Following tonight’s primetime Olympic footage, NBC will air a special debut presentation of the upcoming sitcom About A Boy. The single camera comedy is an adaptation of Nick Hornby’s beloved book About A Boy. It was created for the screen by Parenthood and Friday Night Lights showrunner Jason Katims, and the network is clearly hoping it, along with Growing Up Fisher, will push NBC into a new era of comedy. Unfortunately, there’s just one little elephant in the room.
Lead actor David Walton, who is undeniably handsome, charismatic and likeable, has been down this road before—like more than five times before, and every single time, the show in question hasn’t exactly stuck around. Was he the problem with those cancelled programs? No. He continues to get work, but for whatever reason, he just can’t buy a hit where he’s a lead character. And he’s not the only one. Hollywood is filled with wonderful talents who keep taking cracks at television shows, only to see every effort come up a little short.
Here are six actors who just can’t break through on television, regardless of how hard TV executives keep pushing them.
Many of us would probably like to believe that Fox’s short-lived series The Finder marks the beginning of handsome leading man Geoff Stults’ problems on television. In truth, he’s been the kind of guy that always gets work, but never manages to entice an audience for more than a season or so. After a successful stint as a side character on 7th Heaven in the mid-2000s, Stults began nabbing bigger roles, starring in the 2007 ABC drama October Road and the 2010 drama Happy Town.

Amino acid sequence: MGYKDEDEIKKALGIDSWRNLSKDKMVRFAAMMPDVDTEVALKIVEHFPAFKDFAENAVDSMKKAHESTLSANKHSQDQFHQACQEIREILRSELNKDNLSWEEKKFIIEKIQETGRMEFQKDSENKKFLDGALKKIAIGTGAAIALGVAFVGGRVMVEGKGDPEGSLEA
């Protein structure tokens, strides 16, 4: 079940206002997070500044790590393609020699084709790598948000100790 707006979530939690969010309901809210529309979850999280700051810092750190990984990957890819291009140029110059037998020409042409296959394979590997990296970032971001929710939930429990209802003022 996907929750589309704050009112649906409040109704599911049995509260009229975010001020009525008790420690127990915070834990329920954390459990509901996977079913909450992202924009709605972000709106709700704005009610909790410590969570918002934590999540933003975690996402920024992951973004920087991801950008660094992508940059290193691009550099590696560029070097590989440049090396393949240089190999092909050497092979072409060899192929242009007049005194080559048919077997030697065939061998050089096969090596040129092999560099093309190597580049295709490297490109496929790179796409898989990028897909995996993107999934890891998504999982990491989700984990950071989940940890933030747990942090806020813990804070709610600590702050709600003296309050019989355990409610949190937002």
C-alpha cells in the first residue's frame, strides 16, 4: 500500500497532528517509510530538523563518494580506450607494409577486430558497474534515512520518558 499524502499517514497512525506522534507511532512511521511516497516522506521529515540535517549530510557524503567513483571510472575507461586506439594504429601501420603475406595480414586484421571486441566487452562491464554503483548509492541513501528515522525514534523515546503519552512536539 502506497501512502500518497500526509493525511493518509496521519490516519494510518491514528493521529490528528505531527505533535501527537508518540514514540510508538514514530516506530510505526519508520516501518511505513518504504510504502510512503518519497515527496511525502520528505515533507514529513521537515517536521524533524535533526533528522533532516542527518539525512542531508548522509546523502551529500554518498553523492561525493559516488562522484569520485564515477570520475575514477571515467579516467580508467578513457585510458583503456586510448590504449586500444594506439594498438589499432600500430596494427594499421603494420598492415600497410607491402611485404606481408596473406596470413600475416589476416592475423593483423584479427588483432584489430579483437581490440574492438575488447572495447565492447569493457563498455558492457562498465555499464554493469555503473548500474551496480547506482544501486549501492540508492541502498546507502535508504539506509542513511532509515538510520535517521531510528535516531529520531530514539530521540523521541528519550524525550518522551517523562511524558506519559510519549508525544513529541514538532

After those programs failed to gain any traction, the man hopped networks for the aforementioned The Finder, a sort-of spinoff for Fox’s hit, Bones. That gig raised the actor’s profile for TV aficionados and helped him to nab a pretty big role on Ben & Kate (cancelled) and Enlisted (likely to be cancelled). Which means that thus far, Stults’ most impressive role has been on October Road, which actually did manage to nab a second season on ABC. He has the self-assurance and acting finesse to make it with the right role, but for whatever reason, it just hasn’t come along yet.
Kyle Bornheimer has a loveable face and goofy charisma. Because of this, it’s a little sad to see him on this list, but man, the dude cannot make a series work. His best bid was his first big series, Worst Week, which aired on CBS way back in 2008 opposite How I Met Your Mother and Two and a Half Men. It’s easy to see why Worst Week had trouble competing with those big comedies, but it was pulling at least 8-9 million viewers an episode…
…which is better than we can say for his more recent starring gigs. Back in 2011, Bornheimer played ½ of one of the couples in, um, Perfect Couples. That obviously didn’t turn out well, getting replaced by The Paul Reiser Show on NBC after a paltry three episodes. Then, there were the forgettable midseason replacements Romantically Challenged and Family Tools. In the man’s defense, he’s extremely watchable on television, and with the right project, maybe one day he’ll be able to write himself off of this list. It’ll have to be one hell of a project, though, because he doesn’t exactly have any momentum going.
Walton is really, really good at playing dudes who have a little heart beneath their cocky exteriors, but thus far, his career as a television actor has been a disappointing series of cancellations. He first broke out on the Mike White comedy Cracking Up, which lasted six episodes. He then appeared on Heist, Quarterlife and 100 Questions, none of which lasted a full season. Later, he teamed with poor Kyle Bornheimer to play ½ of one of the other couples in, um, Perfect Couples, but as you read in the last entry, that was a failure too, as was Bent.